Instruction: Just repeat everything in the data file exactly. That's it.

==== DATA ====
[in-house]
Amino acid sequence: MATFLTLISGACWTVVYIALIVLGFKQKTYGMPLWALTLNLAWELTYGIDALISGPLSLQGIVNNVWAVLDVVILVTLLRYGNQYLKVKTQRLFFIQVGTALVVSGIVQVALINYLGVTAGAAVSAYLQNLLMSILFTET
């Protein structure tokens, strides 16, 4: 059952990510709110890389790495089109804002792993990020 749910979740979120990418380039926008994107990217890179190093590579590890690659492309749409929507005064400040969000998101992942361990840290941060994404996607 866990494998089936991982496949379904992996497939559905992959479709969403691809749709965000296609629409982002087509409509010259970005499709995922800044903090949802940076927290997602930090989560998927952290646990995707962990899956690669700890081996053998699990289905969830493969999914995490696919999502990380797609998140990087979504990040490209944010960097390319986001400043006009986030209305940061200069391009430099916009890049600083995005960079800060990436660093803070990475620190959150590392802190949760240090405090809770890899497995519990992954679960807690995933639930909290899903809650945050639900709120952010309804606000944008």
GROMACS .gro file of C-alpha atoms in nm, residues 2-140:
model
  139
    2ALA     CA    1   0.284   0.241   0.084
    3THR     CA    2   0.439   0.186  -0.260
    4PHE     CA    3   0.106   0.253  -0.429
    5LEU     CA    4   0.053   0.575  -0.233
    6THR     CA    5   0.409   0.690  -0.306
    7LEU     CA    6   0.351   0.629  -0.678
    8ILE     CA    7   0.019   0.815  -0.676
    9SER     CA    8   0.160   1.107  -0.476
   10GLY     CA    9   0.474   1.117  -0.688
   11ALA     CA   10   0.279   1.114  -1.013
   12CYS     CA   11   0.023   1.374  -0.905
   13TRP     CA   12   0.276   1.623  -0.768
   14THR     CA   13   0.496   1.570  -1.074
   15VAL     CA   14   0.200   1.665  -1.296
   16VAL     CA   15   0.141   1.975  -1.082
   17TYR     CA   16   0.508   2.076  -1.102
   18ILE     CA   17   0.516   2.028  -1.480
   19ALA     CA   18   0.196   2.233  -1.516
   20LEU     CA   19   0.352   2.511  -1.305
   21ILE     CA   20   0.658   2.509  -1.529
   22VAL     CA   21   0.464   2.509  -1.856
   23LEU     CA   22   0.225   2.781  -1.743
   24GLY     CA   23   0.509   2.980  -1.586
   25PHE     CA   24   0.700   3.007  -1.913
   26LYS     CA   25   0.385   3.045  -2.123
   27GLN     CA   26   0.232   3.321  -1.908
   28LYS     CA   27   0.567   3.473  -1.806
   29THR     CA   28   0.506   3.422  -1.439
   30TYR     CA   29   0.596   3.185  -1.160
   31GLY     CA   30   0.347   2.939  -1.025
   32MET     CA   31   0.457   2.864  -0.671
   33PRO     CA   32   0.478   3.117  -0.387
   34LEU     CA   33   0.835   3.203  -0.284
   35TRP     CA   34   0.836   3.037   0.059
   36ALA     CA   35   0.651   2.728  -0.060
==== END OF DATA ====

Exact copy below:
[in-house]
Amino acid sequence: MATFLTLISGACWTVVYIALIVLGFKQKTYGMPLWALTLNLAWELTYGIDALISGPLSLQGIVNNVWAVLDVVILVTLLRYGNQYLKVKTQRLFFIQVGTALVVSGIVQVALINYLGVTAGAAVSAYLQNLLMSILFTET
């Protein structure tokens, strides 16, 4: 059952990510709110890389790495089109804002792993990020 749910979740979120990418380039926008994107990217890179190093590579590890690659492309749409929507005064400040969000998101992942361990840290941060994404996607 866990494998089936991982496949379904992996497939559905992959479709969403691809749709965000296609629409982002087509409509010259970005499709995922800044903090949802940076927290997602930090989560998927952290646990995707962990899956690669700890081996053998699990289905969830493969999914995490696919999502990380797609998140990087979504990040490209944010960097390319986001400043006009986030209305940061200069391009430099916009890049600083995005960079800060990436660093803070990475620190959150590392802190949760240090405090809770890899497995519990992954679960807690995933639930909290899903809650945050639900709120952010309804606000944008």
GROMACS .gro file of C-alpha atoms in nm, residues 2-140:
model
  139
    2ALA     CA    1   0.284   0.241   0.084
    3THR     CA    2   0.439   0.186  -0.260
    4PHE     CA    3   0.106   0.253  -0.429
    5LEU     CA    4   0.053   0.575  -0.233
    6THR     CA    5   0.409   0.690  -0.306
    7LEU     CA    6   0.351   0.629  -0.678
    8ILE     CA    7   0.019   0.815  -0.676
    9SER     CA    8   0.160   1.107  -0.476
   10GLY     CA    9   0.474   1.117  -0.688
   11ALA     CA   10   0.279   1.114  -1.013
   12CYS     CA   11   0.023   1.374  -0.905
   13TRP     CA   12   0.276   1.623  -0.768
   14THR     CA   13   0.496   1.570  -1.074
   15VAL     CA   14   0.200   1.665  -1.296
   16VAL     CA   15   0.141   1.975  -1.082
   17TYR     CA   16   0.508   2.076  -1.102
   18ILE     CA   17   0.516   2.028  -1.480
   19ALA     CA   18   0.196   2.233  -1.516
   20LEU     CA   19   0.352   2.511  -1.305
   21ILE     CA   20   0.658   2.509  -1.529
   22VAL     CA   21   0.464   2.509  -1.856
   23LEU     CA   22   0.225   2.781  -1.743
   24GLY     CA   23   0.509   2.980  -1.586
   25PHE     CA   24   0.700   3.007  -1.913
   26LYS     CA   25   0.385   3.045  -2.123
   27GLN     CA   26   0.232   3.321  -1.908
   28LYS     CA   27   0.567   3.473  -1.806
   29THR     CA   28   0.506   3.422  -1.439
   30TYR     CA   29   0.596   3.185  -1.160
   31GLY     CA   30   0.347   2.939  -1.025
   32MET     CA   31   0.457   2.864  -0.671
   33PRO     CA   32   0.478   3.117  -0.387
   34LEU     CA   33   0.835   3.203  -0.284
   35TRP     CA   34   0.836   3.037   0.059
   36ALA     CA   35   0.651   2.728  -0.060